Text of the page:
I was a pretty new player at the time, and to be fair I still like the hack-and-slash elements of WoW, when I occasionally sign up for a month or so, but I’ll never be a hardcore player of the game simply because of the fact that it’s really not centred around my tastes.

  20. The one failing of MMO’s… the players. I’m sure theirs many others, but it really is the players that cause the biggest game play issues. Everything from names, manors, and grammar, to disagreeing on how the game is “supposed” to be played.

    We all have different ideas, and unfortunately we can’t come to any form of agreement on the issue. Not to mention those that simply enjoy being asses.

    Guilds are nice as it gives us a certain amount of sanctuary and common thought.

    What I’d like to see though is a system in which when a name is submitted to the server for approval; not only is that name checked against any other existing name, but also against any name that has already been forced to change. Rather than simply disallowing that name, the game automatically allows that name but forces the character onto a specific server that collects all those names. The player gets his name as he wants it, but if anyone else is currently logged on with that name, he can’t log in.

  21. Blackbird71 says:


    A lot of the policing in the game of these names and other things is done by players. There is a “report” function, I suggest making use of it. Blizzard reps won’t generally go out of there way to find someone breaking the rules, but they’re usually decent about fixing the problem when it’s put right in front of them.

  22. Sean Hayden says:

    It really doesn’t surprise me at all that the Roleplaying servers for WoW don’t actually have any roleplaying. To be honest, it’s rather impossible to immerse yourself in the ‘world’ of Warcraft; this is because the game itself defeats any attempts at playing any sort of reasonable role. This is because nothing in the world is at all believable. Your hometown is pretty much engulfed in random, pitiful, edible animals from day one. You can kill 20 boars walking back and forth about 10 feet away from the starting point, and the next few minutes and they’re back. Abitrarily, these boars are level 1 or 2. Whereas in some other ‘high-level’ area, the DEER are infinitely stronger than any boar. A single crocodile is far stronger than a dozen giant, poisonous spiders, and so on.

    Anyway, I’m rambling. My point is that WoW discourages roleplaying by its very nature. It’s not only the idiots therein that restrict it.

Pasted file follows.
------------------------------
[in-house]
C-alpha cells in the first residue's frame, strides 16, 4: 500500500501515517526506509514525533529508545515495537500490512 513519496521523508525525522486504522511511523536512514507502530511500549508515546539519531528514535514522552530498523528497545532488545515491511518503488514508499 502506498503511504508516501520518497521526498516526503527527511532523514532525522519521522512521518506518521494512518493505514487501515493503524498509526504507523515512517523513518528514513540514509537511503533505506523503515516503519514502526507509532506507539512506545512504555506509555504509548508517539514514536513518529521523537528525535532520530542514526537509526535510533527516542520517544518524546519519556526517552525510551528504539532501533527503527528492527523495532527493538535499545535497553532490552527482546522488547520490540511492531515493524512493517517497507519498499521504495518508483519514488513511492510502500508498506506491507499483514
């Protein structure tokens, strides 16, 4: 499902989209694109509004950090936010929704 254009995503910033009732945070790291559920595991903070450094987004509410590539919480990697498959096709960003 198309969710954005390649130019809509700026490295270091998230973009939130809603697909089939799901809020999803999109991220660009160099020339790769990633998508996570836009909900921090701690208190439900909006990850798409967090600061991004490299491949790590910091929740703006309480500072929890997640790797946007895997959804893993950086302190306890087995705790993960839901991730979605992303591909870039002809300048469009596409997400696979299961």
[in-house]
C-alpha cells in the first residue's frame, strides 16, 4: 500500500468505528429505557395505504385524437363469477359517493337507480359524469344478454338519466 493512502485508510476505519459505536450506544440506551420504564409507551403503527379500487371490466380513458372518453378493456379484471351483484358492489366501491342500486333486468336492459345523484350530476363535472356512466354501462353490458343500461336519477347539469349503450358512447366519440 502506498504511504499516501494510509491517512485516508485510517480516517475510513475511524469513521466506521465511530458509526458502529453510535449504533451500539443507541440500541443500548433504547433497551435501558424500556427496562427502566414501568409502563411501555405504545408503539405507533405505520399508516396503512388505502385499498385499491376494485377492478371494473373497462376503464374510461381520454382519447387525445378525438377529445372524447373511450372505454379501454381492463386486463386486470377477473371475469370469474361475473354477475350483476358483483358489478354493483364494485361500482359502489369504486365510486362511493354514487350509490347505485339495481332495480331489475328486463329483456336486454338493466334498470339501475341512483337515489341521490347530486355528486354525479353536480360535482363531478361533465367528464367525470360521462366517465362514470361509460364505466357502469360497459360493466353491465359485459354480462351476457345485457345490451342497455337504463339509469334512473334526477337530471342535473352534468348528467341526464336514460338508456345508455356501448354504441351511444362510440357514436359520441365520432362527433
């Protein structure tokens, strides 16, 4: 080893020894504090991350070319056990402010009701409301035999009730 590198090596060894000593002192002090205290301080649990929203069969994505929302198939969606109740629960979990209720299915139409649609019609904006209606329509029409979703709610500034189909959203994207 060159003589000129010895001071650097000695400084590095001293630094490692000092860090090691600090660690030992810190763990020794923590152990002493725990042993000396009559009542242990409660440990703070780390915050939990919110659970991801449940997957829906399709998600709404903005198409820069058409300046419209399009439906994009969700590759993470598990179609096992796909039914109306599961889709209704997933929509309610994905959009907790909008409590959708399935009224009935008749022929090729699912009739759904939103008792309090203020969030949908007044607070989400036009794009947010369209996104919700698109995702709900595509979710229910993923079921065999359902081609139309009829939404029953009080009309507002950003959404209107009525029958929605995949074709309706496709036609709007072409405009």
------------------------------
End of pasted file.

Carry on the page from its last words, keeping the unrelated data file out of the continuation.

23. Neil says:

    I was always under the impression that MMO’s are best when RP is left out altogether. I quite enjoy my tabletop RP because it suits it and we (me and the other players) are free to modify the rules and the situations in favor of the RP.
    WoW, on the other hand, has certain realities coded into the game that cannot be avoided without bending over backwards. Even disregarding the ubiquitous idiots, one cannot RP out discussing tactics, abilities, equipment and statistics without at least tripling the amount one would have to type.
    I agree with the guys over at Fear the Boot that MMOs are for hack-and-slash dungeon crawls, tabletop RPGs are for roleplaying. If you try to combine the two very much, you have to sacrifice so much that it does neither effectively.

  24. Danel says:

    Well, I think there’s a level of balance to it – at the least, Roleplaying should mean not talking about cars and what have you. I skipped to a RP server after trying a normal server in an effort to avoid the extreme stupidities I saw there.

    It’s weird, but I find it far harder to create a personality or background on WoW than I do on CoH – probably because with WoW you just choose a race and class at the start, while a new hero/villain will have a class, an origin, starting powers, and an entirely designed costume. This just seems to go really well with the whole superhero thing, since it’s really easy to link it, giving ’em a quick “how they got their powers, and why they use them to fight/commit crime” – a fair few of my characters just started with me having a brainwave, liking the look and powers of the result, and playing them for a good few levels. At the moment, my main hero is “Solar Samurai”, basically created when I designed to combine the new (for scrappers) fire defense set with my newly received veteran reward samurai armour costume. I guess it’s just something about the process of creating a character in CoX that encourages me to create a background and origin story for them. After all, superheroes tend to have an origin story of some description (which isn’t so true of fantasy heroes), and I tend to find a personality just emerging from that.

  25. Radio Babylon says:

    ive tried and quit many mmos in the past for exactly this reason. the dumbass factor, i mean, not the lack of RPing. i couldnt care less about RPing, but the glut of dumbasses makes the prospect of playing any mmo utterly unappealing.

    ive lobbied more than once with different mmos to put in some sort of age-limited server. i would cheerfully pay double to play on a server where ONLY players who 35 years old or older (verified by two forms of ID) were allowed to play.

    im sure there are some 35+ year old asshats (i know a few, actually) but i still think such a server would almost completely eliminate the dumbass factor… or at least reduce it to a level i would consider tolerable…